Solar moves off land

A huge floating solar farm will be built on a reservoir in Japan

Japan has been aggressively building solar projects — close to 11 GW in two years — in the wake of the decision to dismantle its nuclear plants following the Fukushima disaster. Now the country is even looking beyond land for places to install solar panels.

A new large floating solar panel farm — supposedly the world’s largest in terms of capacity — will be built on top of the Yamakura Dam reservoir in Chiba prefecture in Japan (see map below). The 13.4 MW solar system will be built by a joint venture created by Japanese electronics giant Kyocera and financing company Century Tokyo Leasing, called Kyocera TCL Solar, and the plant is supposed to be in operation by March of 2016.

Floating solar panels, a project similar to the one that will be built by Kyocera.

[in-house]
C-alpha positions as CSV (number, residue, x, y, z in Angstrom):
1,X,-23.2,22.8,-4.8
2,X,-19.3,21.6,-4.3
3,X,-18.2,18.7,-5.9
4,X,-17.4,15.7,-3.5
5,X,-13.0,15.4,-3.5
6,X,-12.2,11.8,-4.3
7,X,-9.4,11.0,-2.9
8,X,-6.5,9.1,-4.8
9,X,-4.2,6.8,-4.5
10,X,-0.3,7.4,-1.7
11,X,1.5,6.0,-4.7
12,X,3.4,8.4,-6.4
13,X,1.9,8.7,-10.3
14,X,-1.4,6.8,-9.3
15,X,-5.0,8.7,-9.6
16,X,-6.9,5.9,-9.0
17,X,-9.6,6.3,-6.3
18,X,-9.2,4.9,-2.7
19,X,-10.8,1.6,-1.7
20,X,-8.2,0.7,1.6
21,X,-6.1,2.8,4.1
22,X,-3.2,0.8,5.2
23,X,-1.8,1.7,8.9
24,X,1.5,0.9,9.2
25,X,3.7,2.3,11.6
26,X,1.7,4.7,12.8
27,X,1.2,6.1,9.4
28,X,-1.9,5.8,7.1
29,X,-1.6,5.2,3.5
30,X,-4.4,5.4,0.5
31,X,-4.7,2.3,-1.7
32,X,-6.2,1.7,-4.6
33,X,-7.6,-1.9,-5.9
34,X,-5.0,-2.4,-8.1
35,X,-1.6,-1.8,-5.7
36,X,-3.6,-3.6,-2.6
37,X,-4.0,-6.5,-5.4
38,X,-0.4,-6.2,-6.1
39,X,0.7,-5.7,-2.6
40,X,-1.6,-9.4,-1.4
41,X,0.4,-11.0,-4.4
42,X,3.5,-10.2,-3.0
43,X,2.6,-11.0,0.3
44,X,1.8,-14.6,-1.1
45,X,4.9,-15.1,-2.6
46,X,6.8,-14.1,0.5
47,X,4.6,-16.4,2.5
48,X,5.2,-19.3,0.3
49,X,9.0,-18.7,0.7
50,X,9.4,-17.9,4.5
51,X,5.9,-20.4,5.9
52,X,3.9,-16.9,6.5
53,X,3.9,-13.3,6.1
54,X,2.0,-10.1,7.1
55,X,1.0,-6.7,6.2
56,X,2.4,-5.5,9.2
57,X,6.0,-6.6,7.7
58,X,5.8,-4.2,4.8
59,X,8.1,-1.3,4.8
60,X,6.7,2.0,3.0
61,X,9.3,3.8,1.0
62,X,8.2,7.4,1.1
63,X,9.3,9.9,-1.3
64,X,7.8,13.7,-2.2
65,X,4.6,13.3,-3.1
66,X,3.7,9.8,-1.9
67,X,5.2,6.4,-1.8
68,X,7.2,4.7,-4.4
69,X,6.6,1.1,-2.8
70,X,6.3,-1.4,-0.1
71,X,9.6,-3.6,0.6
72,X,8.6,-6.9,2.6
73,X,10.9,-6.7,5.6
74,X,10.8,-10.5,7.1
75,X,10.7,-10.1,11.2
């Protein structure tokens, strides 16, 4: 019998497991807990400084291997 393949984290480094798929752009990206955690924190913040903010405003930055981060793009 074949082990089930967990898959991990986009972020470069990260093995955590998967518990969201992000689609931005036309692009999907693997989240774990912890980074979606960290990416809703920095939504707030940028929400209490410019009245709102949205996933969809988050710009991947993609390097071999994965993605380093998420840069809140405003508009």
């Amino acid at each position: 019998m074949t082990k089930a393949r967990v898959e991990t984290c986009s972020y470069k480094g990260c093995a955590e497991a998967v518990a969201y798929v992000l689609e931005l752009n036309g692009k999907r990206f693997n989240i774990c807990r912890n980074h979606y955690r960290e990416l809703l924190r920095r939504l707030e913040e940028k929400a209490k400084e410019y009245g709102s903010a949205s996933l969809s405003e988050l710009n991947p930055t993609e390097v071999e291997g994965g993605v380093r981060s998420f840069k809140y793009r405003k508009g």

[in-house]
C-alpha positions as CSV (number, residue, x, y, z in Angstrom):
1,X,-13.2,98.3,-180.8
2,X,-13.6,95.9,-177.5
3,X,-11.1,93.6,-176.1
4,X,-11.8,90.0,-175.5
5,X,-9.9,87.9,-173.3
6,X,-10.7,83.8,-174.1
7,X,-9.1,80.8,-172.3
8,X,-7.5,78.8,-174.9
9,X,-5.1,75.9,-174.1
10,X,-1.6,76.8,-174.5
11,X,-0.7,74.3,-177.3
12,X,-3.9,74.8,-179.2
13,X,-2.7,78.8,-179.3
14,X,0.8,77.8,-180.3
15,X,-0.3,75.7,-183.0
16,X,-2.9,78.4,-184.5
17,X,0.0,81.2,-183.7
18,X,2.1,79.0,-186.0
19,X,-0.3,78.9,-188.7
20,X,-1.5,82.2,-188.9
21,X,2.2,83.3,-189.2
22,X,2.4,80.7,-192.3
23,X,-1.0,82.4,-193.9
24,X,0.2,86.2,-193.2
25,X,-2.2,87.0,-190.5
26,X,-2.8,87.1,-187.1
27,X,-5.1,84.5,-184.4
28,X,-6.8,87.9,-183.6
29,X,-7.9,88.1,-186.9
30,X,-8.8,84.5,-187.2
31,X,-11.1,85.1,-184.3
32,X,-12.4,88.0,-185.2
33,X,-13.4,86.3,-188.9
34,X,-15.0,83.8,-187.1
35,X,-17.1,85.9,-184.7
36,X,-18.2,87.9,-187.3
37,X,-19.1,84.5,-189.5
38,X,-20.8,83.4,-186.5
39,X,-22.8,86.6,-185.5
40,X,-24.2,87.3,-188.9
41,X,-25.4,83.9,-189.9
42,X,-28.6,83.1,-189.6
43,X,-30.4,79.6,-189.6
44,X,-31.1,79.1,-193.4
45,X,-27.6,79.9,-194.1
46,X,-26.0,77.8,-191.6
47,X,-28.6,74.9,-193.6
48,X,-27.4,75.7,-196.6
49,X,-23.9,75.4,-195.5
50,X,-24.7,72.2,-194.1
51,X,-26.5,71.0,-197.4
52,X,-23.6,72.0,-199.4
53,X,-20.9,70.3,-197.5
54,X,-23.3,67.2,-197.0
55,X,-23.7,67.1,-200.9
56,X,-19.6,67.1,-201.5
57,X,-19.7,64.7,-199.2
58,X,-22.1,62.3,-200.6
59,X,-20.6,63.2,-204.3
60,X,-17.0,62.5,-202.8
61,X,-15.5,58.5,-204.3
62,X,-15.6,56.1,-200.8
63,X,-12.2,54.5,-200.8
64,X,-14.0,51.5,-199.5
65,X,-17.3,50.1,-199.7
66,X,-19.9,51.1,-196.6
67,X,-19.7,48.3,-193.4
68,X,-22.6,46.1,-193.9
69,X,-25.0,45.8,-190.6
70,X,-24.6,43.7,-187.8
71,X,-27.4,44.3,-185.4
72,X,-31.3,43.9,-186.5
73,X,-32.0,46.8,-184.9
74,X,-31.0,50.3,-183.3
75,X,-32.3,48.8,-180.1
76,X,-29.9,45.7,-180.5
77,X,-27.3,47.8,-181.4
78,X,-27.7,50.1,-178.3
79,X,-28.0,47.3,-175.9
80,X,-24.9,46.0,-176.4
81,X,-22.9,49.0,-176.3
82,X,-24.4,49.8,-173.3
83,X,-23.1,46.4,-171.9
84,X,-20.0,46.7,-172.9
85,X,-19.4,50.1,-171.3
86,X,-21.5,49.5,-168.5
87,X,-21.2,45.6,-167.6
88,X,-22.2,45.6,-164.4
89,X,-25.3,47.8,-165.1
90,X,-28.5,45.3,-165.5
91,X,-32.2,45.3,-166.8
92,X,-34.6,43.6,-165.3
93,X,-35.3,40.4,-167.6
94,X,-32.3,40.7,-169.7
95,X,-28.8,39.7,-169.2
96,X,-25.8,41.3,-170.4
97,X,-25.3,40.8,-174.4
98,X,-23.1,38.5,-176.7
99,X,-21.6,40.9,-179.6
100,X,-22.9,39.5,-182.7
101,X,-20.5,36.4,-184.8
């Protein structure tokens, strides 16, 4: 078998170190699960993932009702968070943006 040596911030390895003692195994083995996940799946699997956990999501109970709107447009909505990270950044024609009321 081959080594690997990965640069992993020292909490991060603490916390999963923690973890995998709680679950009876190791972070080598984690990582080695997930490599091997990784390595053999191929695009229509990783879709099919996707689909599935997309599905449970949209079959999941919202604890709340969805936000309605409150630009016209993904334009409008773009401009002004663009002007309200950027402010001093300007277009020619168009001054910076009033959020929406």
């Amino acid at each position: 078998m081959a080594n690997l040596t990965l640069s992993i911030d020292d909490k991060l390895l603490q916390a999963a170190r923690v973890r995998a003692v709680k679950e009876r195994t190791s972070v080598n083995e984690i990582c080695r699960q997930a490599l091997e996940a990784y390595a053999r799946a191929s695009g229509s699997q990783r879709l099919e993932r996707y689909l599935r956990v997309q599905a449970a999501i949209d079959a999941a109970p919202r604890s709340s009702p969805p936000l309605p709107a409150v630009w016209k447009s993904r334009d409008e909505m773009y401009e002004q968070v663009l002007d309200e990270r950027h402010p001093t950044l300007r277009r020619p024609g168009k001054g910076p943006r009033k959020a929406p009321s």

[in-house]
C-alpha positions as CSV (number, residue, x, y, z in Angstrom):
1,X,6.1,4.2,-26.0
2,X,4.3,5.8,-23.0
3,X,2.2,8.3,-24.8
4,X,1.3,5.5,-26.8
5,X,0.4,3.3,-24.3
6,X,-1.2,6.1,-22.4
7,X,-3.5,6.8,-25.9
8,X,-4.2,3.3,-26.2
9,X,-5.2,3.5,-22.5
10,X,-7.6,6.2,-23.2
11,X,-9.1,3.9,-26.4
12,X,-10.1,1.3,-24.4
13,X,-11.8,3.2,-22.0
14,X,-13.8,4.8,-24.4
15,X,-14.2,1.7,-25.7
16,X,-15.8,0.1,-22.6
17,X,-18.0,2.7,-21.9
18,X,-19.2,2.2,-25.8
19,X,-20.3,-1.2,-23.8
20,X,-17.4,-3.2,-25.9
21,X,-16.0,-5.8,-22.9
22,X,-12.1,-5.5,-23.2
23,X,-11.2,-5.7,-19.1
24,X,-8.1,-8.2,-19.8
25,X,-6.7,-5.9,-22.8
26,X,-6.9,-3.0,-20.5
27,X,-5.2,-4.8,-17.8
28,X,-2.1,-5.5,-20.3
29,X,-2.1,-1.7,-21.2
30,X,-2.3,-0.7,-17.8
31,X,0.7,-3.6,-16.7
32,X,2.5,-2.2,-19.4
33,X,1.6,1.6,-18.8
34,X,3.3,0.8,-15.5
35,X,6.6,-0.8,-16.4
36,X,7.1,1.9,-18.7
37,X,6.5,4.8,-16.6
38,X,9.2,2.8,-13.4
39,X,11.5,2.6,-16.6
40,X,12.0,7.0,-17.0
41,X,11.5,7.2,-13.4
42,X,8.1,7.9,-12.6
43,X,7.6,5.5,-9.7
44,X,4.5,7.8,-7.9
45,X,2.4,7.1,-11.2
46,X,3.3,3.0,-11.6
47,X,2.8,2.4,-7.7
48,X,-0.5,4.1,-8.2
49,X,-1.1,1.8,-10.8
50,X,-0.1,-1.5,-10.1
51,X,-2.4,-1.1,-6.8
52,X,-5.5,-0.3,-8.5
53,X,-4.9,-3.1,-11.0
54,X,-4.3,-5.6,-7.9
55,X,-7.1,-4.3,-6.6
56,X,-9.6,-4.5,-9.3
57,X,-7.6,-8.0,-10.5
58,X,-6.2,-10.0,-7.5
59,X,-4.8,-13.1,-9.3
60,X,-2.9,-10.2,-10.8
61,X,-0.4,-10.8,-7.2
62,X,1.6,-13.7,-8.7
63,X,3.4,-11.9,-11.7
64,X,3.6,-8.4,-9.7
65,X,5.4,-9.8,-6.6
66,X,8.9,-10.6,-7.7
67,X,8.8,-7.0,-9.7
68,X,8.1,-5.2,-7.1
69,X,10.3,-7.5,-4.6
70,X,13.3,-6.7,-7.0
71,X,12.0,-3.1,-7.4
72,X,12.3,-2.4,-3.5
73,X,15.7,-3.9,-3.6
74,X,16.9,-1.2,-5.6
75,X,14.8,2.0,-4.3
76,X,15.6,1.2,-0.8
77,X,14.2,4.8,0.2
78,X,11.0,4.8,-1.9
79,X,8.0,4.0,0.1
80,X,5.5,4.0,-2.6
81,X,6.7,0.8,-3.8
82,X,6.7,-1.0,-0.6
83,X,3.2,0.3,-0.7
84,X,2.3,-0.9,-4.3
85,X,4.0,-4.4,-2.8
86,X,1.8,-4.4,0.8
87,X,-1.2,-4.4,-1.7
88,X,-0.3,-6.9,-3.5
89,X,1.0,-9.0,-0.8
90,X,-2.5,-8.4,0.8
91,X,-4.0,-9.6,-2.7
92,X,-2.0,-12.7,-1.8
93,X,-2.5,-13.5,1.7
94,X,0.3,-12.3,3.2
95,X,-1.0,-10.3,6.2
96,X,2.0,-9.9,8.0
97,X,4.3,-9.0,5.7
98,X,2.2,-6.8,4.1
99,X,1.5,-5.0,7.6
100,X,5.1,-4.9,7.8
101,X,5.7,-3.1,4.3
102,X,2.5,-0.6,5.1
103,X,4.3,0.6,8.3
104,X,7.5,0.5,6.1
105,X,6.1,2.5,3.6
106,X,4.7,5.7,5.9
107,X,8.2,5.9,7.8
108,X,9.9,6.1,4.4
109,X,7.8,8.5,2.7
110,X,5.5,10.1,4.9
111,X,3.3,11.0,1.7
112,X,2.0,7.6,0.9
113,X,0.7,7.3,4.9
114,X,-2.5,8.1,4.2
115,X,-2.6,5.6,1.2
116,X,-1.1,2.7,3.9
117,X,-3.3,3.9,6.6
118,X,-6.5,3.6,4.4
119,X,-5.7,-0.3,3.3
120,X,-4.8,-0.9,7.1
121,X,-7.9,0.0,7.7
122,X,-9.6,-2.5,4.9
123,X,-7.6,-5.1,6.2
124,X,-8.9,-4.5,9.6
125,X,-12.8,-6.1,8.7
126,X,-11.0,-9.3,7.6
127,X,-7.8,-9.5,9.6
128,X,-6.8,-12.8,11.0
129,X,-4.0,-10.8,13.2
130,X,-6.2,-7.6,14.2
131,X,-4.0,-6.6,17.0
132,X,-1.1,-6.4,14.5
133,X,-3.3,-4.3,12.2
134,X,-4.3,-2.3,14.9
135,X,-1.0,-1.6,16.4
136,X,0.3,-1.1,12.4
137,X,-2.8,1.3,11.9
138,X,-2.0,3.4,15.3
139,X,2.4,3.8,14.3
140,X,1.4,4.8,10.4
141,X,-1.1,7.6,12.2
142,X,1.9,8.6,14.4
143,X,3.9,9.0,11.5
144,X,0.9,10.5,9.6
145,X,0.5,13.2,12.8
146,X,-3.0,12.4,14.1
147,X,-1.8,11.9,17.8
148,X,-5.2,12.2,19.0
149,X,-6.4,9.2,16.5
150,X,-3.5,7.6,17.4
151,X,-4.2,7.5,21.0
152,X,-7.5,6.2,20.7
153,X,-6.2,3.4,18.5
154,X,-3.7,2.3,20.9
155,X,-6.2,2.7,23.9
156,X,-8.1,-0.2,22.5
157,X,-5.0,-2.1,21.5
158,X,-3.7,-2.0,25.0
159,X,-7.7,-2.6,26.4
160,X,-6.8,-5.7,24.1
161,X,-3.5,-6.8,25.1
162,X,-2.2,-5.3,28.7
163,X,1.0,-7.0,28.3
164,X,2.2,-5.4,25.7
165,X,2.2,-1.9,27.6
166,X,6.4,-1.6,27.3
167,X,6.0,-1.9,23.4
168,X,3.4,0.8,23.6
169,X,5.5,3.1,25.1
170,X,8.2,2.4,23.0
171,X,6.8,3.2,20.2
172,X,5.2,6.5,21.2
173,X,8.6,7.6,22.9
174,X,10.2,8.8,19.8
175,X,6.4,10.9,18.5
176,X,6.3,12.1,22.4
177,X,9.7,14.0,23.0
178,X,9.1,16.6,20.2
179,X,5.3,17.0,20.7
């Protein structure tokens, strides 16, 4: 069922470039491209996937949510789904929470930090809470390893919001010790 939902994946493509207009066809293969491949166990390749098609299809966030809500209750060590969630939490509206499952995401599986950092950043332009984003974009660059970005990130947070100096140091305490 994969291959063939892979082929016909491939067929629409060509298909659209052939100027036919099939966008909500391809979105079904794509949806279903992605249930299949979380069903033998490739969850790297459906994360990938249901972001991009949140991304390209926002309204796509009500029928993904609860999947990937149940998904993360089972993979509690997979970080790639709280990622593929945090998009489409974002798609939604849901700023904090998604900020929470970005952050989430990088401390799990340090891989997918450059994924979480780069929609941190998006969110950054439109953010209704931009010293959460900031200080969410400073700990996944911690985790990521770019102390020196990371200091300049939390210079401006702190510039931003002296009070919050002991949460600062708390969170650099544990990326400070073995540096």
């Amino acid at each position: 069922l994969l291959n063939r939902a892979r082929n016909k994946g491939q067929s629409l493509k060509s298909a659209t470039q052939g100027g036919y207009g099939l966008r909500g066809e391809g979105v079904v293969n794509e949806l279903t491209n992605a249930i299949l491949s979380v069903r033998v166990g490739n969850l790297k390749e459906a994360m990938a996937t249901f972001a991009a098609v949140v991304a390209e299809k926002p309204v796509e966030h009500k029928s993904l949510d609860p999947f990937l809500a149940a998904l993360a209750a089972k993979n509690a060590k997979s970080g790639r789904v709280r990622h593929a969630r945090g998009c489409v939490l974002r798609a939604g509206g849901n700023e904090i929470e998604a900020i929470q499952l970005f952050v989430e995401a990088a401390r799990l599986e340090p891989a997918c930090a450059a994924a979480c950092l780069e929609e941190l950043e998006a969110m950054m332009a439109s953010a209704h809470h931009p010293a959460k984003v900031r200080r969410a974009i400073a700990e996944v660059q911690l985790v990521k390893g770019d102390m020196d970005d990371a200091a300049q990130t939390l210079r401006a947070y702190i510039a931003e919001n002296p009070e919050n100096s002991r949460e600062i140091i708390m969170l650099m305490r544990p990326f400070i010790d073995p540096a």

Floating solar panels, a project similar to the one that will be built by Kyocera.

The electricity from the project, which will be produced by 50,000 Kyocera solar modules over a 180,000 square meter stretch of water, will be sold to Tokyo Electric Power Company. The modules will be installed on a floating platform.

The marker in the lower right hand corner is the Chiba reservoir.
The marker in the lower right hand corner is the Chiba reservoir, to the east of Tokyo Bay.

Japan has over 71 GW of clean energy projects approved, and 96 percent of those are solar, according to Bloomberg. The country already had a long history in the solar industry before the Fukushima disaster and the implementation of its clean energy incentive program. Japan is home to some of the largest solar panel makers in the world, including Panasonic, Sharp and Solar Frontier (part of Showa Shell). Here’s a list of some of the other solar projects that have been built in Japan in recent years.